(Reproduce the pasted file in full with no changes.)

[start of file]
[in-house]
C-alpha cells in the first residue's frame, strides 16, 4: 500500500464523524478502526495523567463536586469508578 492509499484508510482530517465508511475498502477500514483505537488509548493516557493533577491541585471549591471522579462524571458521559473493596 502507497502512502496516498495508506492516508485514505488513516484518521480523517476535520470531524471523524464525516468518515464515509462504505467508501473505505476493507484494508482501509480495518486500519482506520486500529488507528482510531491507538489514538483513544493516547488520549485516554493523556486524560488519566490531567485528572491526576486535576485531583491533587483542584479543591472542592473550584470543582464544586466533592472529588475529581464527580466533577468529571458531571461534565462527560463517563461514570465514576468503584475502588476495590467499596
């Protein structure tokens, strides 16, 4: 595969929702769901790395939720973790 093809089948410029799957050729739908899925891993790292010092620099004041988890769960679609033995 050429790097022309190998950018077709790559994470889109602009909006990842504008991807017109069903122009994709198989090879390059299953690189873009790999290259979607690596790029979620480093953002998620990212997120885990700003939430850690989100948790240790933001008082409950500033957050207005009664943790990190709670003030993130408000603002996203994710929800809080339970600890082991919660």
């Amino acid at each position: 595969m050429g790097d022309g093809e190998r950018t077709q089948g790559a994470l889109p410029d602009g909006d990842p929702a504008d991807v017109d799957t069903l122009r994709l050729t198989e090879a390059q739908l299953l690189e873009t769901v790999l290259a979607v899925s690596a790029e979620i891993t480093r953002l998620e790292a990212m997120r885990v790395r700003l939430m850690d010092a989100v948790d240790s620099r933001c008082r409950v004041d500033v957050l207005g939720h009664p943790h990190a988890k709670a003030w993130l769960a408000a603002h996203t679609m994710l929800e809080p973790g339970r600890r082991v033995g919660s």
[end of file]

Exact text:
[in-house]
C-alpha cells in the first residue's frame, strides 16, 4: 500500500464523524478502526495523567463536586469508578 492509499484508510482530517465508511475498502477500514483505537488509548493516557493533577491541585471549591471522579462524571458521559473493596 502507497502512502496516498495508506492516508485514505488513516484518521480523517476535520470531524471523524464525516468518515464515509462504505467508501473505505476493507484494508482501509480495518486500519482506520486500529488507528482510531491507538489514538483513544493516547488520549485516554493523556486524560488519566490531567485528572491526576486535576485531583491533587483542584479543591472542592473550584470543582464544586466533592472529588475529581464527580466533577468529571458531571461534565462527560463517563461514570465514576468503584475502588476495590467499596
């Protein structure tokens, strides 16, 4: 595969929702769901790395939720973790 093809089948410029799957050729739908899925891993790292010092620099004041988890769960679609033995 050429790097022309190998950018077709790559994470889109602009909006990842504008991807017109069903122009994709198989090879390059299953690189873009790999290259979607690596790029979620480093953002998620990212997120885990700003939430850690989100948790240790933001008082409950500033957050207005009664943790990190709670003030993130408000603002996203994710929800809080339970600890082991919660």
């Amino acid at each position: 595969m050429g790097d022309g093809e190998r950018t077709q089948g790559a994470l889109p410029d602009g909006d990842p929702a504008d991807v017109d799957t069903l122009r994709l050729t198989e090879a390059q739908l299953l690189e873009t769901v790999l290259a979607v899925s690596a790029e979620i891993t480093r953002l998620e790292a990212m997120r885990v790395r700003l939430m850690d010092a989100v948790d240790s620099r933001c008082r409950v004041d500033v957050l207005g939720h009664p943790h990190a988890k709670a003030w993130l769960a408000a603002h996203t679609m994710l929800e809080p973790g339970r600890r082991v033995g919660s």